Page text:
Monday, December 22, 2008

Stonehedge!, Or, Ye Shul it lerne wher so ye wole or noon.

by KARL STEEL

It's once again the most glorious time of the year: exam time! In a tradition much beloved by me, I'm posting my final exam, as it's finally safe to do so. The interminable CUNY semester ends this week, and today my grads and undergrads turned in their final papers, and the undergrads took their final exam, which covered The Romance of Arthur, The Complete Works of Hartmann von Aue [if your syllabus doesn't have "Poor Heinrich" on it, you are seriously missing out] and Aucassin and Nicolette. Even as I write this post, they're industriously writing, trying to answer the following questions:

Part 1: Identification and Short Answer (answer 5. Each correct answer is worth 2 points. Partial credit is possible. Extra Credit: Each additional question answered correctly is worth .5 points. Partial credit is possible.)
1.In the following quotation, who is the man? Who is the woman? “When he had heard what she told him, he said, 'Enough of that.' He immediately ordered her to get up, dress well, and to put on the best garment she had....He armed himself secretly and wore his armor hidden under his clothes. ”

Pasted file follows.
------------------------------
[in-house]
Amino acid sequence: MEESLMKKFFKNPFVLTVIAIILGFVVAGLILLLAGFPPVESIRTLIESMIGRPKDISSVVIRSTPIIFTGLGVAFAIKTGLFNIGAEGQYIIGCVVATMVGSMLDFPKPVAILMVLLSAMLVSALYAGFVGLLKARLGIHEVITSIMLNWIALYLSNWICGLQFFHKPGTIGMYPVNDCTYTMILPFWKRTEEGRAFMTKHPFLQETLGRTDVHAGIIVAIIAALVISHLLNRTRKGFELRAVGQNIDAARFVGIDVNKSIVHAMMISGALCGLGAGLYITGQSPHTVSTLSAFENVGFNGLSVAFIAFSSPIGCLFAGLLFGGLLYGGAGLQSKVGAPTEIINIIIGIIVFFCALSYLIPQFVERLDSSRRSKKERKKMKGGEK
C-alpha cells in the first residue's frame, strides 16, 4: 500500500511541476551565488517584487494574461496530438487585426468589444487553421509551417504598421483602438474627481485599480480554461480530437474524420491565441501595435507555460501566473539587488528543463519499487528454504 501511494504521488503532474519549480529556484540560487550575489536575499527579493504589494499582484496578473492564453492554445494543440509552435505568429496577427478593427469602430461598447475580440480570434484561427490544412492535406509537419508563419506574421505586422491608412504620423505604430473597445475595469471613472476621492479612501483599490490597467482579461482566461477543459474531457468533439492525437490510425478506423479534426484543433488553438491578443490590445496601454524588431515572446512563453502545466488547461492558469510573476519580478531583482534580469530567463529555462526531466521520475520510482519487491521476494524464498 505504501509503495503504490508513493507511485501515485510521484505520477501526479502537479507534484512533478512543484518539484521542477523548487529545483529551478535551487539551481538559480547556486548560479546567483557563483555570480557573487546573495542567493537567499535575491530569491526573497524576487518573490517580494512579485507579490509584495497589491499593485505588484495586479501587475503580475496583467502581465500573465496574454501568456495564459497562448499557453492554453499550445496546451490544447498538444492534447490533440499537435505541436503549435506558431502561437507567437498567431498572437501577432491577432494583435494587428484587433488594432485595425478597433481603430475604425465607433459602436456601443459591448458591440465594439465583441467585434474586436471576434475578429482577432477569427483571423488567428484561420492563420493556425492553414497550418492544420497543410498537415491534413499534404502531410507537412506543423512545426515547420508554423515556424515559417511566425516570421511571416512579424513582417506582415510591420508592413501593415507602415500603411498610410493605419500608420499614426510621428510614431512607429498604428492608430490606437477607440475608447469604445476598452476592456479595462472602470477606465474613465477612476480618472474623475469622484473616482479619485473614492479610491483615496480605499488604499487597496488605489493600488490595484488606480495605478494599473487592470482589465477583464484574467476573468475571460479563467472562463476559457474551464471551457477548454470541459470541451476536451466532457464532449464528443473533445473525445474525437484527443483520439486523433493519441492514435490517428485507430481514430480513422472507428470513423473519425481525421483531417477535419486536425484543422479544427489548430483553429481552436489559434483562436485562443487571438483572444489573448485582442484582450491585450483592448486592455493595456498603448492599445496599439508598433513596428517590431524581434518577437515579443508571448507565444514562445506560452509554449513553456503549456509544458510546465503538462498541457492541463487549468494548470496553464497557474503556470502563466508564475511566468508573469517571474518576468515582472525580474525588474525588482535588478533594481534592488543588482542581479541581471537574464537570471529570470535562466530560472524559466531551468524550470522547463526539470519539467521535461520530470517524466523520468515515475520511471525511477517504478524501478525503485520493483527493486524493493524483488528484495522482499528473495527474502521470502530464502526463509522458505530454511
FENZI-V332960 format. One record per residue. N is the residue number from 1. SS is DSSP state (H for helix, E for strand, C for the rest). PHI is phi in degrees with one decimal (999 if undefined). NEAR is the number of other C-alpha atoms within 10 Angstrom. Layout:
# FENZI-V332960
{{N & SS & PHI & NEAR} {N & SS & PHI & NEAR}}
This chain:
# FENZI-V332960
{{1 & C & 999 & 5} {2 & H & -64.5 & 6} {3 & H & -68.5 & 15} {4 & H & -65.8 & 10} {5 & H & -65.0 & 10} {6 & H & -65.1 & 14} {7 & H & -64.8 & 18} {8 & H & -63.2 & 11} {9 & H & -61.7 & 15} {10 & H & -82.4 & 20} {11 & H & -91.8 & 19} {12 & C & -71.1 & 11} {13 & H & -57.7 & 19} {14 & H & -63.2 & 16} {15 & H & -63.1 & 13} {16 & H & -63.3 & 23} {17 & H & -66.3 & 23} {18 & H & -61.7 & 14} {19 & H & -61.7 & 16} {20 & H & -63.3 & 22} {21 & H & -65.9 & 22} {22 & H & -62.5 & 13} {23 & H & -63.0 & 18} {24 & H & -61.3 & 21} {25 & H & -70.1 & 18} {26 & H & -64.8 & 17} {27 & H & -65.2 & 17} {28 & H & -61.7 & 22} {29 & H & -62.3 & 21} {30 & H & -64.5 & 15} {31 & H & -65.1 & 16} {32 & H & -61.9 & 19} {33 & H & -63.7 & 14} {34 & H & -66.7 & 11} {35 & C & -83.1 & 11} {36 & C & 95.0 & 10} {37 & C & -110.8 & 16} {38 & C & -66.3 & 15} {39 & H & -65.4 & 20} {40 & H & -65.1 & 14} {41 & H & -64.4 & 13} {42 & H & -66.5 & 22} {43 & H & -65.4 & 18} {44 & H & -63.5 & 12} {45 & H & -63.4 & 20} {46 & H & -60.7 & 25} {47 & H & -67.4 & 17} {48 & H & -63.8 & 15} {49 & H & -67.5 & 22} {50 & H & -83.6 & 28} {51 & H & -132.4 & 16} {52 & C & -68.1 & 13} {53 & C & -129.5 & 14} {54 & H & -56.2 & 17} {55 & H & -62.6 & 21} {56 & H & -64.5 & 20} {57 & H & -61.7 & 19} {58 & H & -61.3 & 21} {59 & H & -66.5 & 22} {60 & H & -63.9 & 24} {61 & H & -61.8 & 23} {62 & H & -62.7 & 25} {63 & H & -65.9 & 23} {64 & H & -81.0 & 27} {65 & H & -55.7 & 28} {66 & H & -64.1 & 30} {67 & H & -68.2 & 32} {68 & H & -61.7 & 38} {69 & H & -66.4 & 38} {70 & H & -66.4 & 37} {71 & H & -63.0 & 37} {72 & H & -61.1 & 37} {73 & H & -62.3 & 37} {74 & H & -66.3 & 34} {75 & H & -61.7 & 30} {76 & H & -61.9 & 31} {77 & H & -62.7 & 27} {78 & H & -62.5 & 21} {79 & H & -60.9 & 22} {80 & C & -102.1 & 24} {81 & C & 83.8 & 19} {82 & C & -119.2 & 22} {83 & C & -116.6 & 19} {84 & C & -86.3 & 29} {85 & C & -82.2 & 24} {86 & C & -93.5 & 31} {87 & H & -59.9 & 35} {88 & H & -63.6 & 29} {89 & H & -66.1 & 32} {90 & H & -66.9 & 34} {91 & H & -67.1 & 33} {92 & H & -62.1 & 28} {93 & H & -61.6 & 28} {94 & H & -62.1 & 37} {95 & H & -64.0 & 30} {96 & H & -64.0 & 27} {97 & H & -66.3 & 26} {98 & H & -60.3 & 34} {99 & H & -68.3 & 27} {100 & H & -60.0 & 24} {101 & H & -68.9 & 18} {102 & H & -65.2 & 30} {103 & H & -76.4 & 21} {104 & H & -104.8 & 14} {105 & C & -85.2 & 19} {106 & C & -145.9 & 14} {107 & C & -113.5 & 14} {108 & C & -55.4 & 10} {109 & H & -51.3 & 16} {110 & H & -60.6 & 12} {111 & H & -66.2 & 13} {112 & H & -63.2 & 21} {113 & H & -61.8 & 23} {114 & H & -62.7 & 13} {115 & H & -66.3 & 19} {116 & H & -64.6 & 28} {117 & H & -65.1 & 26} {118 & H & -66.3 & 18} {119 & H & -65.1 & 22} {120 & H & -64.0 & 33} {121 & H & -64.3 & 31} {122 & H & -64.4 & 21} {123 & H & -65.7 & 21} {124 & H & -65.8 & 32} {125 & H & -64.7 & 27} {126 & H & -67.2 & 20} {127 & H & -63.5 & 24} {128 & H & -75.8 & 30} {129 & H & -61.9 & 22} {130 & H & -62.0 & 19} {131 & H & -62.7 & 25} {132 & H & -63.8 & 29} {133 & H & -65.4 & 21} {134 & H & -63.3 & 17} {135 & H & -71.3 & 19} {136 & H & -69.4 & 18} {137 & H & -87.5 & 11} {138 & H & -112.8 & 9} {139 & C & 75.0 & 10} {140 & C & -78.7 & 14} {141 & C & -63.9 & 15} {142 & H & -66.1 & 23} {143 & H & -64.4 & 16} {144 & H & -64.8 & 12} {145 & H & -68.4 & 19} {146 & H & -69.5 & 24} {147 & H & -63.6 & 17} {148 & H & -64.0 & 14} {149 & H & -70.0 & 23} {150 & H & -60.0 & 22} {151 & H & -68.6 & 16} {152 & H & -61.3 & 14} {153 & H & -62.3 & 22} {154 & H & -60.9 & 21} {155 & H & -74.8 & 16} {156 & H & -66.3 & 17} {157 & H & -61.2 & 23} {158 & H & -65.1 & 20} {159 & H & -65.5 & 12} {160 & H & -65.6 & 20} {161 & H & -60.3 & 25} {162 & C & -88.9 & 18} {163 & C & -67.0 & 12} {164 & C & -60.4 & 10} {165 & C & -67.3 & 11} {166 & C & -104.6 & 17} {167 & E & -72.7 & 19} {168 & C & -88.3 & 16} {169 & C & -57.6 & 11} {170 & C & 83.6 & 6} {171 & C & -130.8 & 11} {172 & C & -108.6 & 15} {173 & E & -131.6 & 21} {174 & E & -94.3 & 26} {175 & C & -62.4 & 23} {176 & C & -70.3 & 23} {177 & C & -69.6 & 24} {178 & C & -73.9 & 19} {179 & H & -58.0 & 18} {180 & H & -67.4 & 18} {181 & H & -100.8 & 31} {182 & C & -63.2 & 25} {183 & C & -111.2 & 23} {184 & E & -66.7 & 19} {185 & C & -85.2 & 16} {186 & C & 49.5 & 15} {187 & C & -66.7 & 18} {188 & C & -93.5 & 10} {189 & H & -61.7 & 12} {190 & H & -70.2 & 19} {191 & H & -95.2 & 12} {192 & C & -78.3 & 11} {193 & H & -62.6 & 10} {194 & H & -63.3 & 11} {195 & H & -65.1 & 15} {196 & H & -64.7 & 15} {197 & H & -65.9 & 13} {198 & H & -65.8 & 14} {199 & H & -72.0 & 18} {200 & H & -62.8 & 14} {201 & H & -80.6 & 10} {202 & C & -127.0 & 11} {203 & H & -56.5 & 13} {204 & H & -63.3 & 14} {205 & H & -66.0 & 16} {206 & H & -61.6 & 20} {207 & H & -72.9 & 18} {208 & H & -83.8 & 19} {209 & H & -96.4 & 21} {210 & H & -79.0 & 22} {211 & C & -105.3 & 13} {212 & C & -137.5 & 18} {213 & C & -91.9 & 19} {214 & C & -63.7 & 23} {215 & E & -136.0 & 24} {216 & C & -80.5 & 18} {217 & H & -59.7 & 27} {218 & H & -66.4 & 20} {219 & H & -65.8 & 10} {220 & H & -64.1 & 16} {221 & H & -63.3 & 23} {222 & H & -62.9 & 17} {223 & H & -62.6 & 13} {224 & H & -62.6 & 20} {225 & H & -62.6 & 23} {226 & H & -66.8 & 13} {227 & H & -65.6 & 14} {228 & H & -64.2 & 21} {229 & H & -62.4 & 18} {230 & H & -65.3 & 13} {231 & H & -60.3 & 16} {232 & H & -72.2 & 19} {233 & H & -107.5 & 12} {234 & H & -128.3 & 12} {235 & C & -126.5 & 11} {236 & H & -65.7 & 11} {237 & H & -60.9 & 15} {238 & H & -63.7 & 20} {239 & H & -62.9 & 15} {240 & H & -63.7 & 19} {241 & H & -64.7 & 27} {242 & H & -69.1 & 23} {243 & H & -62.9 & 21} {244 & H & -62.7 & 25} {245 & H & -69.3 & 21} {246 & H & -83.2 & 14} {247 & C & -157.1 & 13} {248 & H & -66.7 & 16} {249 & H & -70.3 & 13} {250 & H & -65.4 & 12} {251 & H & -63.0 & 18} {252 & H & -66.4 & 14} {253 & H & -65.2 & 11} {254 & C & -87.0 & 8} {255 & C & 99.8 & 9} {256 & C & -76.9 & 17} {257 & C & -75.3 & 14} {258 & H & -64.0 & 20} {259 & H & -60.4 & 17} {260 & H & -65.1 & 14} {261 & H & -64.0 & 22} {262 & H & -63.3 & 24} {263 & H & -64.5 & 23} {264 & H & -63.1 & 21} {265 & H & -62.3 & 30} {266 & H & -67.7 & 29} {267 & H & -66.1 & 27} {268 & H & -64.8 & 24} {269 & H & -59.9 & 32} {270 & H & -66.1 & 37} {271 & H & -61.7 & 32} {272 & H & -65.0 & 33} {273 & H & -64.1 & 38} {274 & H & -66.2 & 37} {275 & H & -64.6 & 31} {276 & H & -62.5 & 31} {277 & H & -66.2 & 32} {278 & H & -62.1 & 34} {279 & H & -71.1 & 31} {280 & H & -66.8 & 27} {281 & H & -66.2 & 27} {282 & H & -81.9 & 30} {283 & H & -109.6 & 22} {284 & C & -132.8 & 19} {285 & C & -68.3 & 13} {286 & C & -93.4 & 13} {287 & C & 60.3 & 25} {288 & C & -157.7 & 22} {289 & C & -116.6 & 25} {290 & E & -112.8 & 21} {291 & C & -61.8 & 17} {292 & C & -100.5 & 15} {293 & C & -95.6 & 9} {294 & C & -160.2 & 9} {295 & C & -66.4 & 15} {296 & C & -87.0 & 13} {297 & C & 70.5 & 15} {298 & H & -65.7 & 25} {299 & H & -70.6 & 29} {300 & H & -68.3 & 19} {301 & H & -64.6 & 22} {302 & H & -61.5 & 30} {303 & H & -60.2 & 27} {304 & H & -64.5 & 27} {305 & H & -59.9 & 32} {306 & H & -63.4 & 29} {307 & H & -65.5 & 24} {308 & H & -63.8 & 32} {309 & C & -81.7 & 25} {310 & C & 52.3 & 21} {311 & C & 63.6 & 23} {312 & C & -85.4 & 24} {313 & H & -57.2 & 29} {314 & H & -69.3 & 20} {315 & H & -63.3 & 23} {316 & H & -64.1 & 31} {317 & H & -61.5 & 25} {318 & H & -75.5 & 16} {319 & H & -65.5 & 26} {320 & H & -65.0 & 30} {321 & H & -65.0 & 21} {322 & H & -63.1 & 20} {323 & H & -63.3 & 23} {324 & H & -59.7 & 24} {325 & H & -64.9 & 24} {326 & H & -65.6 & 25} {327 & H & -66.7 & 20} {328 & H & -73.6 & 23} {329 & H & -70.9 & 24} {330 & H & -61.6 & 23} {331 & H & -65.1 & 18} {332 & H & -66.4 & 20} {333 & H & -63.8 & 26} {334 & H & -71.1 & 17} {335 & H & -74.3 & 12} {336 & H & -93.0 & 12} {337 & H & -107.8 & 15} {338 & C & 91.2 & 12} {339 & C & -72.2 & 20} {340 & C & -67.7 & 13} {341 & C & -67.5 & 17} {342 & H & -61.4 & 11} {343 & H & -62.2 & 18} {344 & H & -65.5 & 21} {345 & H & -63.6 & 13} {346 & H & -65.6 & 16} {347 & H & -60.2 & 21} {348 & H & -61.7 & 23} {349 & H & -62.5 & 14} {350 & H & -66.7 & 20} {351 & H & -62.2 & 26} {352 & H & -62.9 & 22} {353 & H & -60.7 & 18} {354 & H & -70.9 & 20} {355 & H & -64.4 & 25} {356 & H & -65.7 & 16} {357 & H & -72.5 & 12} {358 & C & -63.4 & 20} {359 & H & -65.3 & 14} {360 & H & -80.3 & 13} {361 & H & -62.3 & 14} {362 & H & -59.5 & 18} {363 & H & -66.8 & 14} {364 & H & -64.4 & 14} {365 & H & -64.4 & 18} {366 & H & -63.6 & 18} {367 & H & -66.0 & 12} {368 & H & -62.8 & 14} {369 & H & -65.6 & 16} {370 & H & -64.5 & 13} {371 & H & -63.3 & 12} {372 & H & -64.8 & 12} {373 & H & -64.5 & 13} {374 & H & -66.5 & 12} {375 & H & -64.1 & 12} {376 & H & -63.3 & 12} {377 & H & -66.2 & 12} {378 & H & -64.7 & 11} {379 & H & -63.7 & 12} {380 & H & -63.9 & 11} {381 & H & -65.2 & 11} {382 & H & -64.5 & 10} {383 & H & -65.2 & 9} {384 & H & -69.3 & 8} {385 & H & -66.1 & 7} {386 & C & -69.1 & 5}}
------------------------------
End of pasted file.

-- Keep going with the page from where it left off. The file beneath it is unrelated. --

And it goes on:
2.Towards the end of "Poor Heinrich," Jesus “freed them both from all their suffering.” Clearly Hartmann means that Jesus cured Heinrich of his leprosy, but who is the other character he frees from suffering, and what was the character suffering?

3.What is ironic about Arthur's defense of Iseult when she is accused of adultery?

4.In what work is a king giving birth while a food fight rages outside his castle?

5.List two knights who live in the forest for a while and are helped by hermits.

6.This medieval image to the left illustrates a scene from which work we read this semester?